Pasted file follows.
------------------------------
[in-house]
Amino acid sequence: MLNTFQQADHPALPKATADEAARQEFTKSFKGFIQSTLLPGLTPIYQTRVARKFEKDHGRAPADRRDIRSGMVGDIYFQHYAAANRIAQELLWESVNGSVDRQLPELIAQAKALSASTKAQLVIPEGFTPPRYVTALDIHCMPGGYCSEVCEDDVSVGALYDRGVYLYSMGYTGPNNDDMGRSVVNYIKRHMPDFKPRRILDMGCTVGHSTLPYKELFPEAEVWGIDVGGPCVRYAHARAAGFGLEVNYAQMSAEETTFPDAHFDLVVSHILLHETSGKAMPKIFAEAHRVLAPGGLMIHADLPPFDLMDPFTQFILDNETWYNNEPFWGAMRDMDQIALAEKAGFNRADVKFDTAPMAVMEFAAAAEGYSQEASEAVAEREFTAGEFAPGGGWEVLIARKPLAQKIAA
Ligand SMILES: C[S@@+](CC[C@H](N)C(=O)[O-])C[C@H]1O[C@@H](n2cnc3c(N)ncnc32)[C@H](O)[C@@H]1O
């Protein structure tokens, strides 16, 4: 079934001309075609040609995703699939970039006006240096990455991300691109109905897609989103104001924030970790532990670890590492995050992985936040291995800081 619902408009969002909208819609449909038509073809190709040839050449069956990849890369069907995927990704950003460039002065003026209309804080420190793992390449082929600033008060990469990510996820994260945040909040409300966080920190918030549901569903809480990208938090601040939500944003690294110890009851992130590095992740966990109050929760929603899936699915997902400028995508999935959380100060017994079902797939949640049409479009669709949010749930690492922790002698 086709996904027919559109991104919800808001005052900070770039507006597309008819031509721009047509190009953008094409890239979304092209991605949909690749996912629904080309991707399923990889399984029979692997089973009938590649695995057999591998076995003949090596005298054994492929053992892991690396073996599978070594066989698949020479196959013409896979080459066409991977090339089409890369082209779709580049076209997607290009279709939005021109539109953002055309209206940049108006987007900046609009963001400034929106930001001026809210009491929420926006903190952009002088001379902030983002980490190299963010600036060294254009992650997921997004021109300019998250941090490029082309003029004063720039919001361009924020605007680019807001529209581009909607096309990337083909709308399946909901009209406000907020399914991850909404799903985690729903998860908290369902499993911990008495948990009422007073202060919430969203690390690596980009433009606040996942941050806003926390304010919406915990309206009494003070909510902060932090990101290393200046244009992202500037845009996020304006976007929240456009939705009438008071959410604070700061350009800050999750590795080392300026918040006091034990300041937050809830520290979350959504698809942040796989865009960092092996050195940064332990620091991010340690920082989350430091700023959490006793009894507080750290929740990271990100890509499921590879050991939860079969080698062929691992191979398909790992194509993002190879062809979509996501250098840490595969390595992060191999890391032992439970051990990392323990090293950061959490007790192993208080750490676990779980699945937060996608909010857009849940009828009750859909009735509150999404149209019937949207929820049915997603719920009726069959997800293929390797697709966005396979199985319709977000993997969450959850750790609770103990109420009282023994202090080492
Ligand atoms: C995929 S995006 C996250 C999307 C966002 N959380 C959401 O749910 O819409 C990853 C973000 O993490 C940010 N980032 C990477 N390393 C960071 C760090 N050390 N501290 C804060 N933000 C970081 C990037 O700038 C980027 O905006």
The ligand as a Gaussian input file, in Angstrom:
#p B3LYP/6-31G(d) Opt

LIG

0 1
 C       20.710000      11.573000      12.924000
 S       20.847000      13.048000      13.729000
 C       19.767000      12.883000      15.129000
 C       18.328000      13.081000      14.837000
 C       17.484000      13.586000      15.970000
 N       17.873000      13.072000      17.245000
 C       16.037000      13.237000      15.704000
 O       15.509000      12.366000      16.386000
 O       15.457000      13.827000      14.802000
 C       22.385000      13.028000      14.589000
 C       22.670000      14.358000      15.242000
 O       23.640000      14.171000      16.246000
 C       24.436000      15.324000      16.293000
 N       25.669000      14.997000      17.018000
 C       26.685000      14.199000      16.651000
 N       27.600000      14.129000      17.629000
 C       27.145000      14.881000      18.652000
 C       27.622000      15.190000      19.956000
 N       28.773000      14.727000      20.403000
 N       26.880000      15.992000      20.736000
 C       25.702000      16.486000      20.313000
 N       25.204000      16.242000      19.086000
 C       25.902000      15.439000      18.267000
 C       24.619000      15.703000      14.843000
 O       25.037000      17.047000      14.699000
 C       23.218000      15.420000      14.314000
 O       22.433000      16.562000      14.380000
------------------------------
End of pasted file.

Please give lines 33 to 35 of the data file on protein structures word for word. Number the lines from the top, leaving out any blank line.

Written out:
 C       24.619000      15.703000      14.843000
 O       25.037000      17.047000      14.699000
 C       23.218000      15.420000      14.314000